The Impact of Bilateral Investment Treaty (BIT) Proliferation on Demand for Investment Insurance:

Reassessing Political Risk Insurance After the "BIT Bang"

Pieter Bekker, Akiko Ogawa

    Research output: Contribution to journalArticle

    4 Citations (Scopus)

    Abstract

    This Article explores whether there is a causal link between the surge in bilateral investment treaties (BITs) in the 1990s and the decline in political risk insurance (PRI) policies issued by public providers such as the Overseas Private Investment Corporation (OPIC) which coincided with BIT proliferation. The central question addressed in this Article is how the availability of rights and remedies which are directly actionable and enforceable against host countries has affected, or should affect, foreign investors’ desire or need to purchase PRI in today’s investment environment, and how this affects the demand for public PRI in comparison to private PRI.
    In this context, the Article offers a comparison of the protective architecture of BITs with that provided by PRI policies.
    The Article, which draws on PRI industry reports and survey data, also explores to what extent BITs have helped to create an environment enabling private insurers to enter the PRI market. Given the steady growth of private PRI providers, the Article finally offers a reassessment of the role of public insurance in the light of today’s political risks, real and perceived.
    Original languageEnglish
    Pages (from-to)314-350
    Number of pages37
    JournalICSID Review-Foreign Investment Law Journal
    Volume28
    Issue number2
    DOIs
    Publication statusPublished - 2013

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    treaty
    proliferation
    insurance
    demand
    private investment
    overseas
    investor
    remedies
    purchase
    corporation
    industry
    market

    Cite this

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    abstract = "This Article explores whether there is a causal link between the surge in bilateral investment treaties (BITs) in the 1990s and the decline in political risk insurance (PRI) policies issued by public providers such as the Overseas Private Investment Corporation (OPIC) which coincided with BIT proliferation. The central question addressed in this Article is how the availability of rights and remedies which are directly actionable and enforceable against host countries has affected, or should affect, foreign investors’ desire or need to purchase PRI in today’s investment environment, and how this affects the demand for public PRI in comparison to private PRI.In this context, the Article offers a comparison of the protective architecture of BITs with that provided by PRI policies.The Article, which draws on PRI industry reports and survey data, also explores to what extent BITs have helped to create an environment enabling private insurers to enter the PRI market. Given the steady growth of private PRI providers, the Article finally offers a reassessment of the role of public insurance in the light of today’s political risks, real and perceived.",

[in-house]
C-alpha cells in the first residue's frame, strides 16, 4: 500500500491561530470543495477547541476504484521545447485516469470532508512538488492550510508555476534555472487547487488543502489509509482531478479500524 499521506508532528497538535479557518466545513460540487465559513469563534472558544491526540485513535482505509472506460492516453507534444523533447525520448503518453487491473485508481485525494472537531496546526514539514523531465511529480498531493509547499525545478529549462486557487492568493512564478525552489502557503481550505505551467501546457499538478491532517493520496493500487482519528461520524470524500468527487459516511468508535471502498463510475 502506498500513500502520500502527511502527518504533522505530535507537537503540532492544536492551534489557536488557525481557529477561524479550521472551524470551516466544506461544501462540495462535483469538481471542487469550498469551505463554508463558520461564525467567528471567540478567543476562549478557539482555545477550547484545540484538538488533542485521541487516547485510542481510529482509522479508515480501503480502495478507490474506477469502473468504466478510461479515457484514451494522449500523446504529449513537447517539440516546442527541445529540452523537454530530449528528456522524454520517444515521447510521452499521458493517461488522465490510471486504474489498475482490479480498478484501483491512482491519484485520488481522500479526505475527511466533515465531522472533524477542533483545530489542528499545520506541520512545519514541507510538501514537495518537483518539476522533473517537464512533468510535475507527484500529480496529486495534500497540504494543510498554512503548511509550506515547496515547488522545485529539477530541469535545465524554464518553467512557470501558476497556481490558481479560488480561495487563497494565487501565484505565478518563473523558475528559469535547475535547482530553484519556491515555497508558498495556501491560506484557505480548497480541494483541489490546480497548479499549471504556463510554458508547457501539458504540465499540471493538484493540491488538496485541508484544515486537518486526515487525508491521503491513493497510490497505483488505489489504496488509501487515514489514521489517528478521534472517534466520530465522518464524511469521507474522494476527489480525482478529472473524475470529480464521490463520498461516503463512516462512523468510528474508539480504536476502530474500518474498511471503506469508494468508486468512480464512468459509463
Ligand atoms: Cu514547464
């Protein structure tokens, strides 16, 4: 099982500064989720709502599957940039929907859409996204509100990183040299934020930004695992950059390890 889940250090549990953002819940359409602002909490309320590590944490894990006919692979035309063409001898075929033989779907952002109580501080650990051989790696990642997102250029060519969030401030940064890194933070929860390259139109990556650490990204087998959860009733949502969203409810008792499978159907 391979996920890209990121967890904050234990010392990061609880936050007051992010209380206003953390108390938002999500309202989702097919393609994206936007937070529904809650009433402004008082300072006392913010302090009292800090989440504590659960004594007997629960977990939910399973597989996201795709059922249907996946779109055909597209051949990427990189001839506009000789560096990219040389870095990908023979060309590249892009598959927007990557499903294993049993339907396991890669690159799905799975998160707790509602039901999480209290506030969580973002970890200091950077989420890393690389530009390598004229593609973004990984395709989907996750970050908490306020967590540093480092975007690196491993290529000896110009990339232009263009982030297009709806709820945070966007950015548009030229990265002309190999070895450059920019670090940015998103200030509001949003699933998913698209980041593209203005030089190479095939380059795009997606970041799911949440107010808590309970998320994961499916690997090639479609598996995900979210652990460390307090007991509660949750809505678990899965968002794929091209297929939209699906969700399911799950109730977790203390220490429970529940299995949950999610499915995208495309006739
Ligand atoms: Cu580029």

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    AU - Ogawa, Akiko

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    AB - This Article explores whether there is a causal link between the surge in bilateral investment treaties (BITs) in the 1990s and the decline in political risk insurance (PRI) policies issued by public providers such as the Overseas Private Investment Corporation (OPIC) which coincided with BIT proliferation. The central question addressed in this Article is how the availability of rights and remedies which are directly actionable and enforceable against host countries has affected, or should affect, foreign investors’ desire or need to purchase PRI in today’s investment environment, and how this affects the demand for public PRI in comparison to private PRI.In this context, the Article offers a comparison of the protective architecture of BITs with that provided by PRI policies.The Article, which draws on PRI industry reports and survey data, also explores to what extent BITs have helped to create an environment enabling private insurers to enter the PRI market. Given the steady growth of private PRI providers, the Article finally offers a reassessment of the role of public insurance in the light of today’s political risks, real and perceived.

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